What If: The Devil Doesn’t Even Begin to Describe the Evil of this World?

The devil. What a fascinating historical and literary image that scholars have passionately pursued for generations in all areas of art. The movies, in particular, offer eerie representations of what happens when human desires reign and a pitchforked, latex wearing red thing wields destruction and demise. In almost every religious expression, we see a representation of evil at work in the world, but in the faith that is rooted in Biblical texts, there is a figure that carries many names (Prince of Darkness, Beelzebub, the Antichrist, Father of Lies, Satan) and has one purpose – destruction.

Recently, I have been watching National Geographic’s The Story of God with Morgan Freeman. This fascinating look at all aspects of faith and religious practice has been a wonderful trip around the world to explore the way that people connect with the Divine. The first episode of season 3 is called “Search for the Devil.” In this episode, we are introduced to many expressions of perceived evil. While the different understandings and approaches to the existence of evil is intellectually fascinating, I find it important to note that there is a universal stream of belief that flows through most religious traditions. Almost without exception, there is a base agreement that there exists in the universe a presence that divides. I often wonder if my attempt to quantify and define the presence of the forces against, have pushed me to once again build a box of “understanding” that fits. The more I explore the “why’s” and “how’s” of my faith life, the more insufficient these boxes feel.

Like many belief structures of the Christian faith, it is fascinating to me the ways that different periods in history had vastly different views the devil. While many people who study the Bible would trace evil to the serpent in the Garden in Genesis, there is actually no mention of the devil in the creation narrative. Interestingly, the Hebrew word that is later translated as devil or Satan, was used to describe the human oppositions to the prophetic work of the Spirit of God in the Old Testament. In the direct translation of the Hebrew, the same word is “the adversary.”

While we can spend an enormous about of energy dissecting and challenging the way the Church has defined evil in the past, I wonder if a more valuable conversation is rooted in our experience of division. If the roots of “evil” and the “devil” are in separation and destruction, we know about those things. We don’t need to define them because we see and feel them every day. There is no doubt in my mind that you and I both know evil: cancer cells dividing to kill, the bullet that flies through an English classroom, the fist that lands on the cheek of a child as a drunk parent rages, the trauma of rape, the bottle of pills that is a siren in the mind of a suicidal teen. These are images that define the desperate and powerful work of adversarial force.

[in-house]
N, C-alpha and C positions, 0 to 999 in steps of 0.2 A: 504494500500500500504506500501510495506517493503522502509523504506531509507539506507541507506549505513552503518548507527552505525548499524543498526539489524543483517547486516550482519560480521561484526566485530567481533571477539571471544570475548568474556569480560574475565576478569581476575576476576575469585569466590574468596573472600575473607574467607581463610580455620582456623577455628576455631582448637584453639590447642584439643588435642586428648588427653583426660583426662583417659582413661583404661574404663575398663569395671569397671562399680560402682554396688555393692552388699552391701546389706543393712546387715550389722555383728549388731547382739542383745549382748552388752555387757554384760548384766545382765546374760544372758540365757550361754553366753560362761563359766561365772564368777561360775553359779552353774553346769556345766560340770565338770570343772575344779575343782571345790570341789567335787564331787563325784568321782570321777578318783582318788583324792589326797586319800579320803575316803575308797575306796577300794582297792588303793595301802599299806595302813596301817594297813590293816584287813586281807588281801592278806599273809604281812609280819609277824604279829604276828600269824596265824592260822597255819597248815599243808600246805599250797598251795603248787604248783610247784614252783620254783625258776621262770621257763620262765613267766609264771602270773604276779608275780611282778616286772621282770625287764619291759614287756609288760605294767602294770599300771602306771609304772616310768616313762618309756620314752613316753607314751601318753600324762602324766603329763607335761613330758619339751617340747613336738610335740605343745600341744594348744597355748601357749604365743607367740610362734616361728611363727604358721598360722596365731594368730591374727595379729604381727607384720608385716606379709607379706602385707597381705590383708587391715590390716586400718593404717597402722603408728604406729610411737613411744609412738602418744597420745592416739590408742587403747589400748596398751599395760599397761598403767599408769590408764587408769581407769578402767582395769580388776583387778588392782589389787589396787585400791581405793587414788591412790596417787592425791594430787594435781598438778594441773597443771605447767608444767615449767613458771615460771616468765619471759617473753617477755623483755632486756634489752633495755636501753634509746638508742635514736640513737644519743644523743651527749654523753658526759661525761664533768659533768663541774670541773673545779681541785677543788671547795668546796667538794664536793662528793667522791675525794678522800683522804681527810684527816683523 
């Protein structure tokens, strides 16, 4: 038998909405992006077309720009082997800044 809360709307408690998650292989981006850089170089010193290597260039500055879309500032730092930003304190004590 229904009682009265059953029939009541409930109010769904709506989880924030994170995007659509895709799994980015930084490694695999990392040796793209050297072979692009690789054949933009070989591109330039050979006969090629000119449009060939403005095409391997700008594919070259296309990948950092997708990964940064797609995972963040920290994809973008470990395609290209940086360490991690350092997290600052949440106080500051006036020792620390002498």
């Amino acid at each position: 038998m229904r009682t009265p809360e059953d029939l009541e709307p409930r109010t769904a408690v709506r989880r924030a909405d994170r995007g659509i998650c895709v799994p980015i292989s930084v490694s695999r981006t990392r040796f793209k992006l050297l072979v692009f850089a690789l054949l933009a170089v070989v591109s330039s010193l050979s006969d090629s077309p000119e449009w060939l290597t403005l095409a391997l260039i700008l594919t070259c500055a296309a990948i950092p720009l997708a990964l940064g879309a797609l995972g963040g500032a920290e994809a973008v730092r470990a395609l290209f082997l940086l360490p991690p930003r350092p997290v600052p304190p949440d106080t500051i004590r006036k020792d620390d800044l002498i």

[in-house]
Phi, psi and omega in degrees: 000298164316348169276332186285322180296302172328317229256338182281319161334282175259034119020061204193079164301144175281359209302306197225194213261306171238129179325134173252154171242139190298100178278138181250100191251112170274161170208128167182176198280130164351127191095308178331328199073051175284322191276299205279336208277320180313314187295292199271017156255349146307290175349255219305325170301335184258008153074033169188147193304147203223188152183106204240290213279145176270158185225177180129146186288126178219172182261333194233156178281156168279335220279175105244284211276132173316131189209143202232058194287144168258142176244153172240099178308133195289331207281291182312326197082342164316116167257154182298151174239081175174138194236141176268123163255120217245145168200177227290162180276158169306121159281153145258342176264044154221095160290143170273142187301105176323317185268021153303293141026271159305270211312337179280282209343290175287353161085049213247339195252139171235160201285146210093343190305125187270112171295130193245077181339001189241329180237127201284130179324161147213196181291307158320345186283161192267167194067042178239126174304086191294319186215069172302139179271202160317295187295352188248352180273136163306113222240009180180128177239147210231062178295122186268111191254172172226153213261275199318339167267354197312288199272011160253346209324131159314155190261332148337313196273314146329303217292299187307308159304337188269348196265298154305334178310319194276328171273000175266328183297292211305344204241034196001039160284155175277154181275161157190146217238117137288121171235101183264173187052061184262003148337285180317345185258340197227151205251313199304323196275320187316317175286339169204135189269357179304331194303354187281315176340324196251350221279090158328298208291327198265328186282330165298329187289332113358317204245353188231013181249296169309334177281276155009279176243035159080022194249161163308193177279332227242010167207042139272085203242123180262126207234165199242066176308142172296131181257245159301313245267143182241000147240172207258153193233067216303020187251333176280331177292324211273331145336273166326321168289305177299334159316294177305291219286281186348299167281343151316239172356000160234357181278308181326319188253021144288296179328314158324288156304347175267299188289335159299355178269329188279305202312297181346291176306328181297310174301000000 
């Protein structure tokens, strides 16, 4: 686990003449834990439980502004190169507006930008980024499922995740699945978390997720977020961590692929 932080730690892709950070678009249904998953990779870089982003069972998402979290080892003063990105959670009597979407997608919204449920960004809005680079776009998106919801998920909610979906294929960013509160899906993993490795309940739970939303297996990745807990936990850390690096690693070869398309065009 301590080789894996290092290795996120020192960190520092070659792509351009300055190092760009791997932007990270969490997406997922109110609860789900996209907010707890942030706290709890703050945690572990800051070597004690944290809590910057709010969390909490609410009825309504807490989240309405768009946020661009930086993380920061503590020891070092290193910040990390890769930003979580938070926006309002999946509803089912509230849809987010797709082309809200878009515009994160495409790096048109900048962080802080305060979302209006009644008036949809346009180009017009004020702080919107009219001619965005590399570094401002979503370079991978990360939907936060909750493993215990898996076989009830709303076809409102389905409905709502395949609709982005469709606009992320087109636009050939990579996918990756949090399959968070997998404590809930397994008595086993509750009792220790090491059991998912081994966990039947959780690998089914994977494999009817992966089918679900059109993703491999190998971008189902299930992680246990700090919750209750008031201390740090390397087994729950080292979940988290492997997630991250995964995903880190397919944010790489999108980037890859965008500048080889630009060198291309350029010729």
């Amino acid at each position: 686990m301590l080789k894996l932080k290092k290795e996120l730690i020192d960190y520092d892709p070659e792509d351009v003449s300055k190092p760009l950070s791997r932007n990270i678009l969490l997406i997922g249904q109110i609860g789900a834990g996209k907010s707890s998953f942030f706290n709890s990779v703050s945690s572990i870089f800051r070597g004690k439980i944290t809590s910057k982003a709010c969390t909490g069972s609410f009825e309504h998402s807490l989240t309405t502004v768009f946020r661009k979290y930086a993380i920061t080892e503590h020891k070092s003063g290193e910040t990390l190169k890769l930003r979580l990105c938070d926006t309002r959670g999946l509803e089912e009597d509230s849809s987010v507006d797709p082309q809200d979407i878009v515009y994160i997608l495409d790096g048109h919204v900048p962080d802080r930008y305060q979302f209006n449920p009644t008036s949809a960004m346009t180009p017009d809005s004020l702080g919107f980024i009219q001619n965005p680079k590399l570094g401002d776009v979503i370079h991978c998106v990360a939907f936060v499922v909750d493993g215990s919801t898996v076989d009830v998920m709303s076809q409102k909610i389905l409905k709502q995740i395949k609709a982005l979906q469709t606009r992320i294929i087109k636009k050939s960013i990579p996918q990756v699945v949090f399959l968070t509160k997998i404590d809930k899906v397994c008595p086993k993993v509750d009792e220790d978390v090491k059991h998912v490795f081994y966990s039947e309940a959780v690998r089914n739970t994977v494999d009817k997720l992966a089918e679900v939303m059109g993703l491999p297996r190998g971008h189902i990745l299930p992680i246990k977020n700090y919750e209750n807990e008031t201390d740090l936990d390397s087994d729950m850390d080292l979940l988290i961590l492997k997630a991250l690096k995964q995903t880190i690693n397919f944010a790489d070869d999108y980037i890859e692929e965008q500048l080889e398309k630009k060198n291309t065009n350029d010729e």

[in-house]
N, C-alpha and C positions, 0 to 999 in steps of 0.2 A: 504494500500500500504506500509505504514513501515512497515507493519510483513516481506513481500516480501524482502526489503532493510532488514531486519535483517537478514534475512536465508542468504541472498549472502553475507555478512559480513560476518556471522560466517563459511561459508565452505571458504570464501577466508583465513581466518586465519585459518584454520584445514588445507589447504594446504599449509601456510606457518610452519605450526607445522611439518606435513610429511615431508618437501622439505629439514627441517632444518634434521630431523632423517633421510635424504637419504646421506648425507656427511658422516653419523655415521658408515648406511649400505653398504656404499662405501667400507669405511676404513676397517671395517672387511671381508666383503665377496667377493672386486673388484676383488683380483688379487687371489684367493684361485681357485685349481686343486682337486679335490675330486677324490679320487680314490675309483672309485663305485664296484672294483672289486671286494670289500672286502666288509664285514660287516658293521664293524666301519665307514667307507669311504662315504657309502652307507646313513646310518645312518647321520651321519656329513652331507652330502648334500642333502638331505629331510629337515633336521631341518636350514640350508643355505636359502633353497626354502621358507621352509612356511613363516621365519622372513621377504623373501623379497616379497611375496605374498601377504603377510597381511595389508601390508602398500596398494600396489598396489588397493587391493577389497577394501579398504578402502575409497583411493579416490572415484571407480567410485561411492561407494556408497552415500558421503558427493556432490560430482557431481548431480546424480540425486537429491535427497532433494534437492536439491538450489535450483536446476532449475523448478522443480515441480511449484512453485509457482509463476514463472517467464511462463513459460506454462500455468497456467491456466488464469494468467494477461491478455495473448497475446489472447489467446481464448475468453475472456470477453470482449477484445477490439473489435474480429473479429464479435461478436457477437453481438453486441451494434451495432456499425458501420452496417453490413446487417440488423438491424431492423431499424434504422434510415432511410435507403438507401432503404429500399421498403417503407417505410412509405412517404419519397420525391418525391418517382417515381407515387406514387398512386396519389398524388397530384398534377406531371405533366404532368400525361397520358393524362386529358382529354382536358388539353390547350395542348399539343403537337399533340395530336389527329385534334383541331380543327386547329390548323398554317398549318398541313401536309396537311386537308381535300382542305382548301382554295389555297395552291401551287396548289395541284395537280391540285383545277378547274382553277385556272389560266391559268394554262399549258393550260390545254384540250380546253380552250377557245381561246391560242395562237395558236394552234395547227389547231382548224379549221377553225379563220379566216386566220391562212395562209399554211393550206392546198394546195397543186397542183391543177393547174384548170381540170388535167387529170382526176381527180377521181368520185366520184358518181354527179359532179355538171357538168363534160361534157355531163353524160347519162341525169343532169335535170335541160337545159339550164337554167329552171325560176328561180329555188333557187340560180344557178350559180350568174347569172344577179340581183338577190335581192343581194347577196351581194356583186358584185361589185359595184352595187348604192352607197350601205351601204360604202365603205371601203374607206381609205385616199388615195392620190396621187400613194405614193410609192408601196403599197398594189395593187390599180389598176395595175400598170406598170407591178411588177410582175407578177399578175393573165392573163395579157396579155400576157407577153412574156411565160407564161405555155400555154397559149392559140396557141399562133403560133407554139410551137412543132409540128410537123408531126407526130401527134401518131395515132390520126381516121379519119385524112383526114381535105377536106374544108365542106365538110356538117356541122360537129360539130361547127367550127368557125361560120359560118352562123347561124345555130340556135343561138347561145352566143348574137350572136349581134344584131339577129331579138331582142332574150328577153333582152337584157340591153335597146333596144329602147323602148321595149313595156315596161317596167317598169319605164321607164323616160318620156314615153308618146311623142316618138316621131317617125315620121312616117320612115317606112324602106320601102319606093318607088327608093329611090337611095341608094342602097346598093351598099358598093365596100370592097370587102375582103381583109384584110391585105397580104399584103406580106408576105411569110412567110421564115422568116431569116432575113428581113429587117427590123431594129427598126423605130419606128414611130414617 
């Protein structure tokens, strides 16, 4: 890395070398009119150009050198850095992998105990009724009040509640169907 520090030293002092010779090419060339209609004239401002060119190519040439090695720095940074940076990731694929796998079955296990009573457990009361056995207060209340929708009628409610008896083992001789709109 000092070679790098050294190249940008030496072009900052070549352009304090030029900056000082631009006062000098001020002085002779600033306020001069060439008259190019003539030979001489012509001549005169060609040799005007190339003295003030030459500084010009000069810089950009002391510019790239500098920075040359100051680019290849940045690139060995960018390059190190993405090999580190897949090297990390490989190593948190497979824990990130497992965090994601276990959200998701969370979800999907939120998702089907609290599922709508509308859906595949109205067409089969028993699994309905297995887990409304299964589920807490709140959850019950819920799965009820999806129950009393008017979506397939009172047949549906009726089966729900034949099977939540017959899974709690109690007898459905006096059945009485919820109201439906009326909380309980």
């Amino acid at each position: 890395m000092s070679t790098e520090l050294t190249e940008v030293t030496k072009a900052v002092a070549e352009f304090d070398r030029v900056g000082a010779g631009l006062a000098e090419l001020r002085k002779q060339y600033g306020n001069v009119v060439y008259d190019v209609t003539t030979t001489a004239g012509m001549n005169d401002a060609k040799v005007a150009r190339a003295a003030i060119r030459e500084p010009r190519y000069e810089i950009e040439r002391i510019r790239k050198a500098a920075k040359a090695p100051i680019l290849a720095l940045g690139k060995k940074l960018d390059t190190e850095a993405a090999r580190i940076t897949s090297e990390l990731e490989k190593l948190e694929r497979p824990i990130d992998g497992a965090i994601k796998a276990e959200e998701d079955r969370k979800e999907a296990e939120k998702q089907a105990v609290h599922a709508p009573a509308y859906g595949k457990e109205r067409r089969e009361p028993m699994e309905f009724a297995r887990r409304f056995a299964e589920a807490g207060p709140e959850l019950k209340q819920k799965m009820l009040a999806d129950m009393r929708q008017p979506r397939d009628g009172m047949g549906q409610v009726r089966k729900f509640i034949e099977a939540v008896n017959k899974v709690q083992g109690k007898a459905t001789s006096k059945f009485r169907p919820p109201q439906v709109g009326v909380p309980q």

We live in a world that is saturated with a power hungry hierarchal pyramid of inequality and hate. We continually make excuses for the ways that we (YOU and ME) are outside of this norm, and yet each and every one of us are perpetuators of the very divisive nature that scriptures and mystics and shamans and elders teach others to caution. The more I study the devil and the power of evil, the less I care about the definition or the “correct” theological wrapping paper. What I know is that the elements of separation (the very context of evil) are all around, many in ways that we would like to ignore and minimize. What if rather than worrying about the reality of the horns or the talons of the creature, we acknowledged in our spirit that we look evil in the eye everyday – in others and more importantly in ourselves. The only way that I know to drown the voices of hate and division and lies is to first recognize them and call them out, and secondly to breathe (remember our conversation on this subject?) love and healing all over those wounds.